Dr. Roger: Wow. The caregivers, I’m intrigued by that because I think it’s so important. We all talk about how caregivers sometimes don’t outlive those they care for because it is such a stressful thing to do. We’re always talking about the Southwest Airlines, put on your own mask first, and debriefing because caregivers need to do that. Congratulations on identifying that. I’m sure it’s making all the difference. Paula, what are the most impactful things you see within the caregivers as far as a result of your program of what you do?


Paula Hertel: One of the things that you just said about this self-care, what happens magically is when you get to the barn, those roles of I’m a caregiver and I have to take care of somebody. I’m really here to protect this person. The person who has the diagnosis of dementia is the one who’s here for treatment, all of that goes away because the horse just wants to be in relationship.


What we do as facilitators and how we’ve built this program is that we really want to break away those roles of why are you here? What is the outcomes? What just happens when we let all of this planning and programming and outcomes go is that people get in relationship with the horse. People forget that they’re here for a particular purpose. They take a deep breath, and they’re in the moment. I think one of the most incredible stories that sticks in my mind that illustrate what I’m trying to say is we were in a paddock next to a horse. We hadn’t planned for that, we just went in there to have a debrief about an activity.


We were asking people what it felt like to be in this paddock where horses live. Caregivers and people with dementia were saying different things. In one, a care partner said, “I feel like this feels like a prison to me. This must be what my husband who was diagnosed a year ago with dementia feels like.” We asked her husband and he’s like, “No, I feel like I want to play with the horse that’s in the next paddock.” All of a sudden for her, there was this realization is that she was feeling that way. She’s, “I feel like I’ve put myself in a box, in a prison.” The horse next door, I’ll never forget this, stuck his head through the paddock and just laid his head on the horse’s shoulder.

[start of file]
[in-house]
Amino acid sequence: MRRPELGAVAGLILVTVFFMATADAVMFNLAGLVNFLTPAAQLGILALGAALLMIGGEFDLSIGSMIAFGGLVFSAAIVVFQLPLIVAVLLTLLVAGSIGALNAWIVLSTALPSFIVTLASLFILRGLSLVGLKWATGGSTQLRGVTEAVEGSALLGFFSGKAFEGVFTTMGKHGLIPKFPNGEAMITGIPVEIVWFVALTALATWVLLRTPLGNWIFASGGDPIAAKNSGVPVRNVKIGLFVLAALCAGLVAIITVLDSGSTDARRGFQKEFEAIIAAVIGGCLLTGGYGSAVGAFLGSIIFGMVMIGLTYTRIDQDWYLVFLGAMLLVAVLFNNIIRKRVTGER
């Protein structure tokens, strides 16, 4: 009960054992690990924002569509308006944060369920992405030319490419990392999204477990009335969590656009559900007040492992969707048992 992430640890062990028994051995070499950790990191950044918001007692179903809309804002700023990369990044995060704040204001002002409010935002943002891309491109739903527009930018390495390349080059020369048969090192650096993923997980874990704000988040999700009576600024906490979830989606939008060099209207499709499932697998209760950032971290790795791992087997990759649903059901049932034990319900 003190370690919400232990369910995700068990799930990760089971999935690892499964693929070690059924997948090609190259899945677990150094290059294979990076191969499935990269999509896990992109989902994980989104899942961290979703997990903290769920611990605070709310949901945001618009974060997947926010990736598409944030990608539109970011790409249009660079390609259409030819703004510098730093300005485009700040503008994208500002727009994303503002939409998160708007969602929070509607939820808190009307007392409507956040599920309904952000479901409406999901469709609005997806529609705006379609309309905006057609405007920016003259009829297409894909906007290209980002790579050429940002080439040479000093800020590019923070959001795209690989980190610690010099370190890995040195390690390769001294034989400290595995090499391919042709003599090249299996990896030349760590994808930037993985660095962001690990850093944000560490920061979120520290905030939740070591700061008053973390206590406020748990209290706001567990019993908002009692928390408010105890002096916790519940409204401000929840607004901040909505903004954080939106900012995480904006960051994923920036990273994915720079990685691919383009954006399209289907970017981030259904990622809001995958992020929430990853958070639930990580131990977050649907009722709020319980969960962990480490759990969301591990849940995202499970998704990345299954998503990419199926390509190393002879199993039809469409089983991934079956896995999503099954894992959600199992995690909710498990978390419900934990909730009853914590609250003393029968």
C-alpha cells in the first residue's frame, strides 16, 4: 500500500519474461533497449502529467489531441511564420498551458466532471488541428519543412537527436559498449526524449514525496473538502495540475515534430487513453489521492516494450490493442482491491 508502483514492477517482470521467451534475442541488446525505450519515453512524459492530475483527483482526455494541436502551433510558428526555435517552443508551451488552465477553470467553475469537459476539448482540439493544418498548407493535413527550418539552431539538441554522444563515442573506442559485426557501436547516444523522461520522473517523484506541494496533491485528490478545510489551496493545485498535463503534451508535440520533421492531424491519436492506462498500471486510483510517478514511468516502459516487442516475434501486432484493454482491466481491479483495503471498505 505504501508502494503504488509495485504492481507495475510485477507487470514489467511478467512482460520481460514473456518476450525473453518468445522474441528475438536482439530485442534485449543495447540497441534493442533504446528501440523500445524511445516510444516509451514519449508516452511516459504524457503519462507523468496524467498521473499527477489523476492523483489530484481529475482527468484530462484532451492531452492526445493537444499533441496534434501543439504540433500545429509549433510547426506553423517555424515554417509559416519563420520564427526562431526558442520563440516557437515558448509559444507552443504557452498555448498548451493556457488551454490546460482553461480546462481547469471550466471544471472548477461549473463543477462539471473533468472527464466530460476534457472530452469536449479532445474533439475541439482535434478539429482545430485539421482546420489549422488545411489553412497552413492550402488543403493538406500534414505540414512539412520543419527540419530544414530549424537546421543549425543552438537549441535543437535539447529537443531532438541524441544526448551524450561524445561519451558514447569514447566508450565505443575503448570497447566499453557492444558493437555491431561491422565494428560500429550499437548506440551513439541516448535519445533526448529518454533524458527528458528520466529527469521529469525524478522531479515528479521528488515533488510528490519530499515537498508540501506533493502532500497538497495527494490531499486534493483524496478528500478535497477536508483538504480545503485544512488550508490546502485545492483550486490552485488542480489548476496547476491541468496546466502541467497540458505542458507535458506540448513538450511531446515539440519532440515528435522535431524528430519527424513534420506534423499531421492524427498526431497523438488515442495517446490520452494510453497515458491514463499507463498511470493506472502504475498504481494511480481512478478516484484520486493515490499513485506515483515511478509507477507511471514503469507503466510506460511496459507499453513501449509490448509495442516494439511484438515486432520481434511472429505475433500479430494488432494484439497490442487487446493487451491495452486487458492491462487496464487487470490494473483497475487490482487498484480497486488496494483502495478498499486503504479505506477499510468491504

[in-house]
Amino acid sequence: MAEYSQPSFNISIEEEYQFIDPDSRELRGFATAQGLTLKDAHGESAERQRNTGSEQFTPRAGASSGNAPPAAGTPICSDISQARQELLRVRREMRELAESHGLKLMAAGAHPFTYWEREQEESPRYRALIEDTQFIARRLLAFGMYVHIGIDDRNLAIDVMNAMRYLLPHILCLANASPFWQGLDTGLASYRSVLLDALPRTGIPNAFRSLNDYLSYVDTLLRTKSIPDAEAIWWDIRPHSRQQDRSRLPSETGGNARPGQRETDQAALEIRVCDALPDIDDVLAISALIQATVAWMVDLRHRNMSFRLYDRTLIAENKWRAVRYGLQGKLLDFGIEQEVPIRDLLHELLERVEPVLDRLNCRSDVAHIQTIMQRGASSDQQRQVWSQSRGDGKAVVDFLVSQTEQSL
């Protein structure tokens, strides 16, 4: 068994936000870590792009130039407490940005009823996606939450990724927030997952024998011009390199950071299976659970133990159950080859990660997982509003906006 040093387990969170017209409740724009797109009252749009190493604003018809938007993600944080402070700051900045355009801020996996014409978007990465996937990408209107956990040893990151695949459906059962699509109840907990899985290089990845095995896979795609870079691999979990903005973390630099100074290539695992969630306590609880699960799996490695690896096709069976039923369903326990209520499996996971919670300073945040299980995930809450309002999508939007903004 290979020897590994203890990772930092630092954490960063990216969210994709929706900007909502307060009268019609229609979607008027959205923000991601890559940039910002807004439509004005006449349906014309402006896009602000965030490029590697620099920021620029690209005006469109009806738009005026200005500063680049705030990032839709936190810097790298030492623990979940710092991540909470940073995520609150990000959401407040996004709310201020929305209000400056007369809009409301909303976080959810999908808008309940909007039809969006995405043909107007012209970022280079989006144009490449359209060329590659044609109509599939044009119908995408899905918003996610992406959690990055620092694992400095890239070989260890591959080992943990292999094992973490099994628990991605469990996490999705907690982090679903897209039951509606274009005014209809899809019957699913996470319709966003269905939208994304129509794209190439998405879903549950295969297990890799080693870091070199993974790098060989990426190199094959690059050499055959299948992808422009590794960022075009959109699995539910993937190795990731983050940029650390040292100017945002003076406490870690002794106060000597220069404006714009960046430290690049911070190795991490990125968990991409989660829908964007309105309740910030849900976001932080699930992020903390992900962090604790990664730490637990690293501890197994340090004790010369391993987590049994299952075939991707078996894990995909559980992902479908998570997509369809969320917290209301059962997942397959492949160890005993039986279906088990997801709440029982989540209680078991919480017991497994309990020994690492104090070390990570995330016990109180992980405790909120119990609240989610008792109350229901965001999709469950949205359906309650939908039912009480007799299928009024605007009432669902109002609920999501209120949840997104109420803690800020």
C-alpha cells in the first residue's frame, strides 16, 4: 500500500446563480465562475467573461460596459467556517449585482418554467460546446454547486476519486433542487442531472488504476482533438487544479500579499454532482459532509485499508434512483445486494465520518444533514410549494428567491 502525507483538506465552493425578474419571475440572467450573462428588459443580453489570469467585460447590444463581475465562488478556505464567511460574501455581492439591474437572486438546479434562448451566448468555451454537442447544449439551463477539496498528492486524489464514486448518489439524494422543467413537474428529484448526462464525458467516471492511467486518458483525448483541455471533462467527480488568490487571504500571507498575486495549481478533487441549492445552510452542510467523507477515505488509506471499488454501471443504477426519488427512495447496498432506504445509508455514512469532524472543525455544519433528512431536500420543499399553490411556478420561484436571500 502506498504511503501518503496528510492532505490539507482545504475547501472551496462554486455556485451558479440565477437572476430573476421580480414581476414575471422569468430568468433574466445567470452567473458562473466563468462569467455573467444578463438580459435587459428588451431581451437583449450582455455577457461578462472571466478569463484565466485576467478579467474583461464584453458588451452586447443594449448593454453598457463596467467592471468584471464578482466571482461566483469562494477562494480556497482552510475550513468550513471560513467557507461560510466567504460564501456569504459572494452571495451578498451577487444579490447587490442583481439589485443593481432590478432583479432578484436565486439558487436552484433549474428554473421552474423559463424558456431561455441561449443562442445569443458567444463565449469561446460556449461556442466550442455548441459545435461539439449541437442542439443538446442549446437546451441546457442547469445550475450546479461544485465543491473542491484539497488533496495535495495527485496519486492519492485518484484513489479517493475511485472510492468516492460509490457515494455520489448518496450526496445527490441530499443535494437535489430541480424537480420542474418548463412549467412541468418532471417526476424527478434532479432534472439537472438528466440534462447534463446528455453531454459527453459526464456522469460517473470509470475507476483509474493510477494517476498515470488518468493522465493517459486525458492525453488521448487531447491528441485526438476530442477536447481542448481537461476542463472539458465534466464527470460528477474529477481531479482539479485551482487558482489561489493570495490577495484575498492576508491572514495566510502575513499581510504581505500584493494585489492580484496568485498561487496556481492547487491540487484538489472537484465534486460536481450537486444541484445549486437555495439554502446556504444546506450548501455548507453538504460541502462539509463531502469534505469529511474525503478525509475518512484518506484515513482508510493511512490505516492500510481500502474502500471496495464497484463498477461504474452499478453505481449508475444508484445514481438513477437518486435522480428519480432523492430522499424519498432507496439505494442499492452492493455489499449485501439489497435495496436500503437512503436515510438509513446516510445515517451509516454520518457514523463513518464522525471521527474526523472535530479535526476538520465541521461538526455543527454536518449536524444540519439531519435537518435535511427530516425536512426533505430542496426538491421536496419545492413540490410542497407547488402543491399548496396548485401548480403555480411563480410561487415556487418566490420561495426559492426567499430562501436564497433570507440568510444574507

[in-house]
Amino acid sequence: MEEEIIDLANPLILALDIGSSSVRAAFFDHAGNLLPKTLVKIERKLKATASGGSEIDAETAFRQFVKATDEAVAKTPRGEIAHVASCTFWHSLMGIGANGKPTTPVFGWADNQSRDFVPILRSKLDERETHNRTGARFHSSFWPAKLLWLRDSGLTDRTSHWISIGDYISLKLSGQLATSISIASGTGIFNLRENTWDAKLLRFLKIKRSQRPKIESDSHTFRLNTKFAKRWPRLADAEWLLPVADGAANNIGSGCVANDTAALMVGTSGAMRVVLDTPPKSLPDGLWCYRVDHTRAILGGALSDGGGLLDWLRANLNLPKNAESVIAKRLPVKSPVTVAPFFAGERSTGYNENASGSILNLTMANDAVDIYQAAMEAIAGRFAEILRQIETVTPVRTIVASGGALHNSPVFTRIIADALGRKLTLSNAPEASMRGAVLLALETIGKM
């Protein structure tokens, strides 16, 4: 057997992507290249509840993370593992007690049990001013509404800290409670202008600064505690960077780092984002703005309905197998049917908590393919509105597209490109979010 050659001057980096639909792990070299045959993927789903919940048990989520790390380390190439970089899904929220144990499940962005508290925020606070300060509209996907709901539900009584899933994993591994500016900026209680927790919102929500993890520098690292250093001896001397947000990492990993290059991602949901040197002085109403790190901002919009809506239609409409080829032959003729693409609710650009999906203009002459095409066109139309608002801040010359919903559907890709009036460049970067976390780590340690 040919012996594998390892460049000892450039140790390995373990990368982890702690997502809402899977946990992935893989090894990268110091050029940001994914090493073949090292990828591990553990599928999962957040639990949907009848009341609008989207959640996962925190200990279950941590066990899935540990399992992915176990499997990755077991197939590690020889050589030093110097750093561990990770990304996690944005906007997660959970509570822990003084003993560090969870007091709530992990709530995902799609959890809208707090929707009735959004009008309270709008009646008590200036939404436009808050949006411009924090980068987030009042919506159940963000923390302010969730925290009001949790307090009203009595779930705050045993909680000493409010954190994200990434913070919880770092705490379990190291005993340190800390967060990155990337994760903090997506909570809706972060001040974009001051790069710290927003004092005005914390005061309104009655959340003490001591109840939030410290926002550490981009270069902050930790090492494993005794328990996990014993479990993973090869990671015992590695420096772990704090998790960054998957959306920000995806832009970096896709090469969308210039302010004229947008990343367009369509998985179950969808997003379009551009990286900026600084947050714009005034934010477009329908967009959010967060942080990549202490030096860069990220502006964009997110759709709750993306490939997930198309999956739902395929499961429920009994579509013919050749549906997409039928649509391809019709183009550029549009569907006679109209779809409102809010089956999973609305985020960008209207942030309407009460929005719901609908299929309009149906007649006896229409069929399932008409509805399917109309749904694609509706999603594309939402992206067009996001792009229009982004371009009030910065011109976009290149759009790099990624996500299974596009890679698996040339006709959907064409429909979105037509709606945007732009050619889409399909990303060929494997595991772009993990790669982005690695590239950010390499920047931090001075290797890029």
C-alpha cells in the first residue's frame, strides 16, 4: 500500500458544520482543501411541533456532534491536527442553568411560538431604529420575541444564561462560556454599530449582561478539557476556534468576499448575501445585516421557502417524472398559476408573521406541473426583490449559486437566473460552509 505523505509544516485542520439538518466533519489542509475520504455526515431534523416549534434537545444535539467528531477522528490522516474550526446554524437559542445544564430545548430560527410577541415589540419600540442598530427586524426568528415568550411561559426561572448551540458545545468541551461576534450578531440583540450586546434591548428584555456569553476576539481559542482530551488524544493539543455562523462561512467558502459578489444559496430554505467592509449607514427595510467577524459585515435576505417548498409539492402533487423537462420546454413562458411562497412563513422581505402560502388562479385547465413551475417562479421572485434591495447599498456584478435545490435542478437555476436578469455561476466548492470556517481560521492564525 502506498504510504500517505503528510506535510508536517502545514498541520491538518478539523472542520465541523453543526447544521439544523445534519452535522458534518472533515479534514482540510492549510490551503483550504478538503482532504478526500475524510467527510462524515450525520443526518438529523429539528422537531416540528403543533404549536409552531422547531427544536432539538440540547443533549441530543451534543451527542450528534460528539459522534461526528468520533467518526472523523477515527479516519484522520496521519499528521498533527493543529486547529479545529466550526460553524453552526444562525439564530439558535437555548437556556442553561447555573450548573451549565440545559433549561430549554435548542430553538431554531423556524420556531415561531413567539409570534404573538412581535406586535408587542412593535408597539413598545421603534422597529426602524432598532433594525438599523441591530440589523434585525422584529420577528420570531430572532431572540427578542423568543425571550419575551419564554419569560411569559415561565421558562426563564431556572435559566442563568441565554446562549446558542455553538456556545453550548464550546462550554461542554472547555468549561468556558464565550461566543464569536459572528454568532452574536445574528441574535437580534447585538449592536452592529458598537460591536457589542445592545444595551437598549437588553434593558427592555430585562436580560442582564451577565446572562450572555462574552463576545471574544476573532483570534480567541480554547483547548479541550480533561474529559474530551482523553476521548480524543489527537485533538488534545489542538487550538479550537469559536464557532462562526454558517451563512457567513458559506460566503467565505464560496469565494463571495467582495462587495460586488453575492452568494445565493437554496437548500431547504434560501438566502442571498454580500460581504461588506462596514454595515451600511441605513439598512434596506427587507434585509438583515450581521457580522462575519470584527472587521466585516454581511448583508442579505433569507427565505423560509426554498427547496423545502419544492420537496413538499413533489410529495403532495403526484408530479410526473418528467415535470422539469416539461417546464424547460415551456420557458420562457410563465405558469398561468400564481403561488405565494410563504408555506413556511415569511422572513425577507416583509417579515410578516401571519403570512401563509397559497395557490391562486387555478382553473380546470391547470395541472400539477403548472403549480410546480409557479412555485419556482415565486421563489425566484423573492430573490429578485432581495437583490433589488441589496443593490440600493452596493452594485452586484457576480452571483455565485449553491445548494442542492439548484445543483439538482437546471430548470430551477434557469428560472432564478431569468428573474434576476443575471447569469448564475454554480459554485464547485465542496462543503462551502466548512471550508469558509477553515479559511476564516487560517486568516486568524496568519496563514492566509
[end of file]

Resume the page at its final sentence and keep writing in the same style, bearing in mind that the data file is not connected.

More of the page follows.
Just that release in that realization that even care partners put themselves into these positions where they feel like they can’t get out of it. What happens at Connected Horse is that, yes, one role, one identity that you are is a caregiver, but you are also a wife, a husband, a friend, and that you have the power to define yourself in ways that are meaningful, purposeful in healing for yourself. Those little magic things happen at the Connected Horse workshops that we don’t plan for, we don’t put curriculum around them. It just if we let it be and we let people be in relationship with the horses, they get what they need, participants get what they need.


Dr. Roger: That’s magical. We just completed a three-part series on spirituality. You can’t talk about spirituality without talking about nature, relationship with other beings including creatures and the whole idea of being present, being able to be in the present moment, so rare today because of our society. To me, that’s what’s going on. It’s a very spiritual thing going on. I’m sure there’s tears everywhere.


Paula: Yes. Tears and laughter, and this idea that even someone living with dementia still is purposeful. I always tell stories because it brings it up. We always say that this is for people with early-stage dementia but Nancy and I have a hard time saying no so sometimes we have people in the program that from a clinical perspective, you may say we’re further along than early stages. A horse came running up from the pasture, and he instinctively moved his wife away. She wasn’t really in harm’s way, but when you see a big 1200 pound animal come running up at you–
There was this realization that his role as a husband, and as a protector of his wife, and the traditional triggers that you have of how my relationship is still there. If you move away and stop looking at all the deficiencies that somebody has in their behaviors and their ability to drive and those kinds of things, that relationship piece that people have is there. We tend to lose it when we get stuck in the day to day activities of what has to get done.


That was, again, another just beautiful moment around if we focus on relationships, if we focus on being in the moment, if we focus on those things that are really around love and connection, those stay with us regardless of what your many mental says or what the clinician says if you can drive anymore and those kinds of things. That’s what we highlight at Connected Horse, what we can do.


Dr. Roger: Bravo.


Teresa: Beautifully said and I haven’t cried yet today so thank you. Now, if she started telling that story, I’m ready to start tearing up because I think that’s beautiful.


Paula: [laughs] Tears are good. It’s a release. [laughs]


Teresa: We’re all animal lovers, but why are horses to us so special? What’s different about horses?